Imagine for a moment that a manager changes an employee’s work schedule. It’s happened to many of us. Instead of a workweek that runs, say, Monday through Friday, it gets switched to include a weekend day. Certainly, the employee will have concerns and, if given the choice, the schedule would remain the same.
But if it’s good for the company, isn’t it still right to make the change?
In a way, the state of North Dakota is a company – one that’s been working on a schedule created decades ago when transportation and communications were markedly slower than today.
And when it was first decided the Legislature would meet every two years instead of annually, lawmakers could never have foreseen how the future would change not only their ability to meet, but also the volatility that can quickly shake state government.
Meanwhile, the North Dakota Legislature remains one of just four that meets every other year.
So, should North Dakota finally ease its stubborn grip on the past and change to annual sessions? Unequivocally, yes.
With one member absent during Friday’s vote, SB 2218 came to a tie, with 23 votes on each side. Lt. Gov. Brent Sanford broke the tie, giving the proposal approval in the Senate and, assumedly, a vote in the House of Representatives. On Monday, it was reconsidered and approved again, by 28-19 vote.
It’s a step toward the inevitable, even if it doesn’t pass this year. These talks often coincide with budgetary concerns, and especially in times of fiscal uncertainty. But this conversation must happen, since North Dakota’s finances rely heavily on oil and farm products. An economy structured around commodities sometimes cannot wait a year or two for course corrections. Other emergencies – such as the coronavirus pandemic – add to the urgency.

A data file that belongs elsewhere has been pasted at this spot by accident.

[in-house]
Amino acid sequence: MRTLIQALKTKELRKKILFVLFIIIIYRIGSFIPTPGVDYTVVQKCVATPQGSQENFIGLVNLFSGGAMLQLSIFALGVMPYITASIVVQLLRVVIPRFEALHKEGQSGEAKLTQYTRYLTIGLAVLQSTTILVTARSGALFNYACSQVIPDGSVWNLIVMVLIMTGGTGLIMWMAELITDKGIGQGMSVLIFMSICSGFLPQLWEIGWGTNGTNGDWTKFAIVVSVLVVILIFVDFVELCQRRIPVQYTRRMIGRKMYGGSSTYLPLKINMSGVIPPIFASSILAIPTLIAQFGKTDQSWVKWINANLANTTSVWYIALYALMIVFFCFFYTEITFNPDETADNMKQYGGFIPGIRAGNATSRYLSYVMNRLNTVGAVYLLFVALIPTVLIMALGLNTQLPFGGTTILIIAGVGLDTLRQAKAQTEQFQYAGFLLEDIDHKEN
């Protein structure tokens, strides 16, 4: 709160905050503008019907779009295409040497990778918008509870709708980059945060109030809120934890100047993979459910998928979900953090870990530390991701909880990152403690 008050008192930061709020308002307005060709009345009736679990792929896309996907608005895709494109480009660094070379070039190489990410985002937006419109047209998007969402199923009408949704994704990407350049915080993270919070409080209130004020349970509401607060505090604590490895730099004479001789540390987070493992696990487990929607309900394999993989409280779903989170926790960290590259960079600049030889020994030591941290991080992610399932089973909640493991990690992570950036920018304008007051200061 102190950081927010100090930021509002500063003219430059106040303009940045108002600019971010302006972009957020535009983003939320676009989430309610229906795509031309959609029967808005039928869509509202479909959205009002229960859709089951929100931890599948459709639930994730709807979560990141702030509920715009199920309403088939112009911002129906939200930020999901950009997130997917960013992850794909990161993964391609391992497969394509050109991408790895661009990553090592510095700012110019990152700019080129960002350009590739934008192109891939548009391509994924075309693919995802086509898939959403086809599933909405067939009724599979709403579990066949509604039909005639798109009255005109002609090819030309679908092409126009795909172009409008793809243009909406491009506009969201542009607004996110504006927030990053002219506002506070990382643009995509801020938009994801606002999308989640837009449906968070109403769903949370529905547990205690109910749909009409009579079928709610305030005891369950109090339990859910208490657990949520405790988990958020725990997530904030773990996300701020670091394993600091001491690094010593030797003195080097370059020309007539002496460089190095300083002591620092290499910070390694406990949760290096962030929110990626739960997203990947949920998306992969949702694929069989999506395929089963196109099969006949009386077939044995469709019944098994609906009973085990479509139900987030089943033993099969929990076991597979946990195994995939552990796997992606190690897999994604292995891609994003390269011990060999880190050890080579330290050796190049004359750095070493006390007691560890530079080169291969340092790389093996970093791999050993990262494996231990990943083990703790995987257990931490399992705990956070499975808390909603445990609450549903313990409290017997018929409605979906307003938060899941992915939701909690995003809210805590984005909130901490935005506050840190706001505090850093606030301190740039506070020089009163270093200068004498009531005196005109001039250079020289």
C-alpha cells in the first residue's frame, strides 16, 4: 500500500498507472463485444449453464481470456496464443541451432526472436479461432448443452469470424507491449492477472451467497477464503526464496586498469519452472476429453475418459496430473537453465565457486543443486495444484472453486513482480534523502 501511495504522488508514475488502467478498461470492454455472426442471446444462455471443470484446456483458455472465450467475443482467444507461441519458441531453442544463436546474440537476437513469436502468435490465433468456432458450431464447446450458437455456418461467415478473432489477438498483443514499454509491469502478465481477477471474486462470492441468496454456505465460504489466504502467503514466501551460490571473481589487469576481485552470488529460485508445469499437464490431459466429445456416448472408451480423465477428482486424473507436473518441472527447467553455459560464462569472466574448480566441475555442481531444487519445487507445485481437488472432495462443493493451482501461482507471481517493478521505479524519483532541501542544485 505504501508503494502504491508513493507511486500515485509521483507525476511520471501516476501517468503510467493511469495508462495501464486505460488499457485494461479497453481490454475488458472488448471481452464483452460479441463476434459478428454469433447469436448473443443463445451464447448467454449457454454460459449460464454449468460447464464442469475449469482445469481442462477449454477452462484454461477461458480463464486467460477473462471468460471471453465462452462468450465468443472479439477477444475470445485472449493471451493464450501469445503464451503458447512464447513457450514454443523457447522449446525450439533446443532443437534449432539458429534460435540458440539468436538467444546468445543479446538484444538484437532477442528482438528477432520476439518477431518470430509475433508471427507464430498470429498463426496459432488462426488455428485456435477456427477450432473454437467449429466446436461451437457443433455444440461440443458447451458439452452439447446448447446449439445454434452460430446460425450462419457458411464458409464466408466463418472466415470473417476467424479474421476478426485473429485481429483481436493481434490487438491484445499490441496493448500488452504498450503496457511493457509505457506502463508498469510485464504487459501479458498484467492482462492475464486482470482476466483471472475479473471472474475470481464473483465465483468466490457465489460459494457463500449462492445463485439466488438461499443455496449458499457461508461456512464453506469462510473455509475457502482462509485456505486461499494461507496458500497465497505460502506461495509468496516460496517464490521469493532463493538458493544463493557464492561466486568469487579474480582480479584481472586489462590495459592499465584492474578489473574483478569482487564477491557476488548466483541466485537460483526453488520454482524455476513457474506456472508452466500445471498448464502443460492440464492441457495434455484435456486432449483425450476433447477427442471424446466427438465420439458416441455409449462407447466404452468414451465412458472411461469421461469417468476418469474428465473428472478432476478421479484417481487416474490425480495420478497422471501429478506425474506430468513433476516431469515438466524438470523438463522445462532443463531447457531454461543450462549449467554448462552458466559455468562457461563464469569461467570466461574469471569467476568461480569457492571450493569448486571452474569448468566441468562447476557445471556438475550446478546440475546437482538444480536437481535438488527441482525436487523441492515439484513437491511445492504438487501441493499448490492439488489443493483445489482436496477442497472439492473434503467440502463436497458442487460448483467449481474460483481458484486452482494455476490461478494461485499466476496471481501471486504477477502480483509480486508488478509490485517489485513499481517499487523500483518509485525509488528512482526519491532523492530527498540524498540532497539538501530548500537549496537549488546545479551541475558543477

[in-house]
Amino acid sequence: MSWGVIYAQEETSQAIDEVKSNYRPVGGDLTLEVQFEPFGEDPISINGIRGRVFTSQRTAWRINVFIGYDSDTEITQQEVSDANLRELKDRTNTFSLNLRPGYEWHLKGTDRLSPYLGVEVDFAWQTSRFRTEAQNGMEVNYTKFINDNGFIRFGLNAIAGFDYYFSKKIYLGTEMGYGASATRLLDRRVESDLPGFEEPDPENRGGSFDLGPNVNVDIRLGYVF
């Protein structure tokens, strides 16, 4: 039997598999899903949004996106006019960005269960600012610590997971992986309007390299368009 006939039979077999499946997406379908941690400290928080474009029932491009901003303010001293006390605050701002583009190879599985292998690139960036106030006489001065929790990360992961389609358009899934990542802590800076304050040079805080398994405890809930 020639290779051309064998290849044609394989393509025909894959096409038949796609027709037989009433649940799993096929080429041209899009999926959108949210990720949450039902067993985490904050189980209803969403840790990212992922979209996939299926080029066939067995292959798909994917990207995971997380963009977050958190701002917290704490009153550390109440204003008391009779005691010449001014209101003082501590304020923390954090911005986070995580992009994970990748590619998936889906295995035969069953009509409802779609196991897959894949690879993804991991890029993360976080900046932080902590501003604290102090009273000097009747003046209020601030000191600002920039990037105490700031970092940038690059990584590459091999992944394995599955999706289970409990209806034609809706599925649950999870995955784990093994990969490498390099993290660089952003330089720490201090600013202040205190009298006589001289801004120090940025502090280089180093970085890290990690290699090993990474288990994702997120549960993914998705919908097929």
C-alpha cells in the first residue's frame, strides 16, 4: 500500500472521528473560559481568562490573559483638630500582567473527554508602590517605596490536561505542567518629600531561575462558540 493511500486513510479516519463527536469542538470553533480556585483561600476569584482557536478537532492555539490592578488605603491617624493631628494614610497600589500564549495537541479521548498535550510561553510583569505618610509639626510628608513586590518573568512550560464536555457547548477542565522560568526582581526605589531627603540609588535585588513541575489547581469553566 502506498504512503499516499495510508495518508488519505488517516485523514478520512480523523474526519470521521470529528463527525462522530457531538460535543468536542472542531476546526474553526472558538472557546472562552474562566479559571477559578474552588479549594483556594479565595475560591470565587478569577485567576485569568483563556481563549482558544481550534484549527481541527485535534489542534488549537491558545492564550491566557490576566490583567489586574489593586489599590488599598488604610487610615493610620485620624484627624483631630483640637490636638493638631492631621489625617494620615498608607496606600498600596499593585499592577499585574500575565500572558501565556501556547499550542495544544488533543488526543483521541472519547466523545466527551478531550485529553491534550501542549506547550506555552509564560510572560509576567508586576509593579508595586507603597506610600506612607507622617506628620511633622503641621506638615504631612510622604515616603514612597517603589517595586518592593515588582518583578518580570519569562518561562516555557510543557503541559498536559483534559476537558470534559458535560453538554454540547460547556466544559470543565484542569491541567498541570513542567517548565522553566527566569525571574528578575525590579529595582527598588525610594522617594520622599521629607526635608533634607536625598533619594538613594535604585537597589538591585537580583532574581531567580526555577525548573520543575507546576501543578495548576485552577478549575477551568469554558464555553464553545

Alas, SB 2218’s future is still very much in doubt. And because the employees are voting to add to their own work schedule, we'll believe it when we see it.
“Do you want a citizen legislature or do you want to go to more of a full-time legislature, like Minnesota has?” he politely responded.
Pollert is being too broad with that response. South Dakota has citizen legislators who meet annually, and are nothing like full-time legislators. Further, it’s questionable whether Minnesota’s lawmakers are indeed full-time; even if they are, Minnesota is not a comparable state in terms of politics, economy or population.
According to a news report filed by the North Dakota Newspaper Association, some lawmakers have said “I like my winter off.”
Then take winters off, permanently.
Trust us: Candidates will come forth who have no problem whatsoever representing the state, and running the public’s massive company, in annual sessions.